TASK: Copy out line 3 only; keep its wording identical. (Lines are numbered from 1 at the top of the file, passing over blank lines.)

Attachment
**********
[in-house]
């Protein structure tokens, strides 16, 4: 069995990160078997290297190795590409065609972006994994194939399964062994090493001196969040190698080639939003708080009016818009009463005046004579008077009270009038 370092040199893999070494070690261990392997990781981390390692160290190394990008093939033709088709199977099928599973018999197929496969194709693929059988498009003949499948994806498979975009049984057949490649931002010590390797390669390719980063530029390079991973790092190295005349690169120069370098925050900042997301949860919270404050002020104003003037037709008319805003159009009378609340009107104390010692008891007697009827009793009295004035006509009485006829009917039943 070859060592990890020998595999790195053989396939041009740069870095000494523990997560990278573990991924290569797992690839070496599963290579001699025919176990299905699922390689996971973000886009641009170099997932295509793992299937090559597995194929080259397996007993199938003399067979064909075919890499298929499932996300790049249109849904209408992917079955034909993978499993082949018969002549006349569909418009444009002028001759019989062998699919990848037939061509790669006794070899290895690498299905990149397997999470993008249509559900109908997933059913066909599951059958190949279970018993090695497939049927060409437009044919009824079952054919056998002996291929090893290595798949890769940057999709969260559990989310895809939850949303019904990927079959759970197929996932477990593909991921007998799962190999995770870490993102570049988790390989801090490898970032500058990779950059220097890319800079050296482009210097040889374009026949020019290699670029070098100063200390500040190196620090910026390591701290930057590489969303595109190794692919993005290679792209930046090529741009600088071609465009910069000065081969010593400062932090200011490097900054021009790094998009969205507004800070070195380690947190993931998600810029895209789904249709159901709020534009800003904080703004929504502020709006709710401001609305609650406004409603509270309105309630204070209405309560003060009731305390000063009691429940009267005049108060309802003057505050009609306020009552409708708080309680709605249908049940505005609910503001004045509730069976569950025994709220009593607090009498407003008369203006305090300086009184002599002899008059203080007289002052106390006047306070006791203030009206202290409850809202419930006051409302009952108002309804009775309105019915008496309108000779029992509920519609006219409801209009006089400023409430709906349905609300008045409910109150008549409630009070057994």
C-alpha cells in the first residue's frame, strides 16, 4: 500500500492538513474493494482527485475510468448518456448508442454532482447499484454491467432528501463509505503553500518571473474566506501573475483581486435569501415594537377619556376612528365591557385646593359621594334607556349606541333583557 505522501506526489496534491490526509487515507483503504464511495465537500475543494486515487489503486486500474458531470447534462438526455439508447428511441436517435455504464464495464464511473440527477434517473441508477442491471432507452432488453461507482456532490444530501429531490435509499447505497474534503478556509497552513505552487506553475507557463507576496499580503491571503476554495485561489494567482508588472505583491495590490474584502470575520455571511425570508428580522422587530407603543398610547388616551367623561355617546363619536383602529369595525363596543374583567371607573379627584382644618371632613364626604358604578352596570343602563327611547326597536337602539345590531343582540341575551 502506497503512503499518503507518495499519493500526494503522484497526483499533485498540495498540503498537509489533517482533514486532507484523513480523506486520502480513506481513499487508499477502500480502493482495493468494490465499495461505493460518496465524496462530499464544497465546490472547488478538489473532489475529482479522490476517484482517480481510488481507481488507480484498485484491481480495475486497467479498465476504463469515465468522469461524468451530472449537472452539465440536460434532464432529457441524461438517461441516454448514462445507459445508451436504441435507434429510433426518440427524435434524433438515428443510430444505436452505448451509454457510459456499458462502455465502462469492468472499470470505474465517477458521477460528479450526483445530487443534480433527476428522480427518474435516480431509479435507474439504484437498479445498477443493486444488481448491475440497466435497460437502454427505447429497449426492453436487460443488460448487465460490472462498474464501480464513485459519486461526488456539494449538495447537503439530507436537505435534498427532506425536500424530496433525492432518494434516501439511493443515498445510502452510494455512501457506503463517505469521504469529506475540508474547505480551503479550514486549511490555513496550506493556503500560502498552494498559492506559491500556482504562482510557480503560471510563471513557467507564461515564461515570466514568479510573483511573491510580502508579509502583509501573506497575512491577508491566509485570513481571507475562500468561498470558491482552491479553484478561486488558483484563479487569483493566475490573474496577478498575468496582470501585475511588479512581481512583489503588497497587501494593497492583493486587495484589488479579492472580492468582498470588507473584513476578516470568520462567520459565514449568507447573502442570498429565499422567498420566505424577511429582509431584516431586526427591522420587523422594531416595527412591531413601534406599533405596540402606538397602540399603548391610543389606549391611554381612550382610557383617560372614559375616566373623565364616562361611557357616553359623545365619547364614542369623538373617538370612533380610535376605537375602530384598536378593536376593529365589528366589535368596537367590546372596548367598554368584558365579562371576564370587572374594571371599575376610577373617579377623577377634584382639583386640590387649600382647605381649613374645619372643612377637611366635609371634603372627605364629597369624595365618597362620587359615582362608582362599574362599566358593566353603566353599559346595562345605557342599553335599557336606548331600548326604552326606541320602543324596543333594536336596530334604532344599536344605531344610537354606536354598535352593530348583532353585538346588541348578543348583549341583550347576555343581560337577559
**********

C-alpha cells in the first residue's frame, strides 16, 4: 500500500492538513474493494482527485475510468448518456448508442454532482447499484454491467432528501463509505503553500518571473474566506501573475483581486435569501415594537377619556376612528365591557385646593359621594334607556349606541333583557 505522501506526489496534491490526509487515507483503504464511495465537500475543494486515487489503486486500474458531470447534462438526455439508447428511441436517435455504464464495464464511473440527477434517473441508477442491471432507452432488453461507482456532490444530501429531490435509499447505497474534503478556509497552513505552487506553475507557463507576496499580503491571503476554495485561489494567482508588472505583491495590490474584502470575520455571511425570508428580522422587530407603543398610547388616551367623561355617546363619536383602529369595525363596543374583567371607573379627584382644618371632613364626604358604578352596570343602563327611547326597536337602539345590531343582540341575551 502506497503512503499518503507518495499519493500526494503522484497526483499533485498540495498540503498537509489533517482533514486532507484523513480523506486520502480513506481513499487508499477502500480502493482495493468494490465499495461505493460518496465524496462530499464544497465546490472547488478538489473532489475529482479522490476517484482517480481510488481507481488507480484498485484491481480495475486497467479498465476504463469515465468522469461524468451530472449537472452539465440536460434532464432529457441524461438517461441516454448514462445507459445508451436504441435507434429510433426518440427524435434524433438515428443510430444505436452505448451509454457510459456499458462502455465502462469492468472499470470505474465517477458521477460528479450526483445530487443534480433527476428522480427518474435516480431509479435507474439504484437498479445498477443493486444488481448491475440497466435497460437502454427505447429497449426492453436487460443488460448487465460490472462498474464501480464513485459519486461526488456539494449538495447537503439530507436537505435534498427532506425536500424530496433525492432518494434516501439511493443515498445510502452510494455512501457506503463517505469521504469529506475540508474547505480551503479550514486549511490555513496550506493556503500560502498552494498559492506559491500556482504562482510557480503560471510563471513557467507564461515564461515570466514568479510573483511573491510580502508579509502583509501573506497575512491577508491566509485570513481571507475562500468561498470558491482552491479553484478561486488558483484563479487569483493566475490573474496577478498575468496582470501585475511588479512581481512583489503588497497587501494593497492583493486587495484589488479579492472580492468582498470588507473584513476578516470568520462567520459565514449568507447573502442570498429565499422567498420566505424577511429582509431584516431586526427591522420587523422594531416595527412591531413601534406599533405596540402606538397602540399603548391610543389606549391611554381612550382610557383617560372614559375616566373623565364616562361611557357616553359623545365619547364614542369623538373617538370612533380610535376605537375602530384598536378593536376593529365589528366589535368596537367590546372596548367598554368584558365579562371576564370587572374594571371599575376610577373617579377623577377634584382639583386640590387649600382647605381649613374645619372643612377637611366635609371634603372627605364629597369624595365618597362620587359615582362608582362599574362599566358593566353603566353599559346595562345605557342599553335599557336606548331600548326604552326606541320602543324596543333594536336596530334604532344599536344605531344610537354606536354598535352593530348583532353585538346588541348578543348583549341583550347576555343581560337577559